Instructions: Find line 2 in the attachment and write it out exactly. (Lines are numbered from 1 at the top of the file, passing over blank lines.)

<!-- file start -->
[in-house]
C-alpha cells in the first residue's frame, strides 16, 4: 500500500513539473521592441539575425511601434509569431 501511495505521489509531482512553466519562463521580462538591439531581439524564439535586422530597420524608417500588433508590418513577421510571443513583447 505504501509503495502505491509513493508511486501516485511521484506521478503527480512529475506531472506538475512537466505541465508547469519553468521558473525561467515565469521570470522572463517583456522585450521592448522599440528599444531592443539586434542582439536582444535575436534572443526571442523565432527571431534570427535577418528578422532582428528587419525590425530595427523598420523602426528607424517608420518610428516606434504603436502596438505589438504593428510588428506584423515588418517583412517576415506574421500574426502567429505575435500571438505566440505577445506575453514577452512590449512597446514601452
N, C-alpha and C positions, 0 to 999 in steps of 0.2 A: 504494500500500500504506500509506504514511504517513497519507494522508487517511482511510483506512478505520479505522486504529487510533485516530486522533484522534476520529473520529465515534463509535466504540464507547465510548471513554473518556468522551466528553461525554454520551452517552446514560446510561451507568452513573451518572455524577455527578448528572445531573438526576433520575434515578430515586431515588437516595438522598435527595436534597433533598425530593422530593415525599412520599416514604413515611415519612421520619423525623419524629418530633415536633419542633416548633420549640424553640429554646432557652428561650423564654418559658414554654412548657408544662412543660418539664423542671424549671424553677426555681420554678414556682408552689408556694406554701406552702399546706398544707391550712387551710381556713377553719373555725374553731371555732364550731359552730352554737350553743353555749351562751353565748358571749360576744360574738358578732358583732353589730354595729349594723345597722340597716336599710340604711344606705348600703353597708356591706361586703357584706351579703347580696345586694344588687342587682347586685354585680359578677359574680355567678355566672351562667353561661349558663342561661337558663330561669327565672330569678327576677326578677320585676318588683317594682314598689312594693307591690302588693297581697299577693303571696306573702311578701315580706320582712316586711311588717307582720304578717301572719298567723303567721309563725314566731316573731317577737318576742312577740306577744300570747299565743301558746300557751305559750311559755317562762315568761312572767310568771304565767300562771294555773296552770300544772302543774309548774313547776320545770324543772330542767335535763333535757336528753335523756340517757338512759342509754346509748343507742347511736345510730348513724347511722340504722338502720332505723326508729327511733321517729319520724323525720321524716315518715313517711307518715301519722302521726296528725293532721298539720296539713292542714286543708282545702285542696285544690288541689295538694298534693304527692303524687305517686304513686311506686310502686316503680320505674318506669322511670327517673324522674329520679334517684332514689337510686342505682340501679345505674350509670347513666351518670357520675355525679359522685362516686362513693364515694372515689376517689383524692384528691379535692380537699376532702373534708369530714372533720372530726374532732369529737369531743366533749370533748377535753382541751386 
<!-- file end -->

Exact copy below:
C-alpha cells in the first residue's frame, strides 16, 4: 500500500513539473521592441539575425511601434509569431 501511495505521489509531482512553466519562463521580462538591439531581439524564439535586422530597420524608417500588433508590418513577421510571443513583447 505504501509503495502505491509513493508511486501516485511521484506521478503527480512529475506531472506538475512537466505541465508547469519553468521558473525561467515565469521570470522572463517583456522585450521592448522599440528599444531592443539586434542582439536582444535575436534572443526571442523565432527571431534570427535577418528578422532582428528587419525590425530595427523598420523602426528607424517608420518610428516606434504603436502596438505589438504593428510588428506584423515588418517583412517576415506574421500574426502567429505575435500571438505566440505577445506575453514577452512590449512597446514601452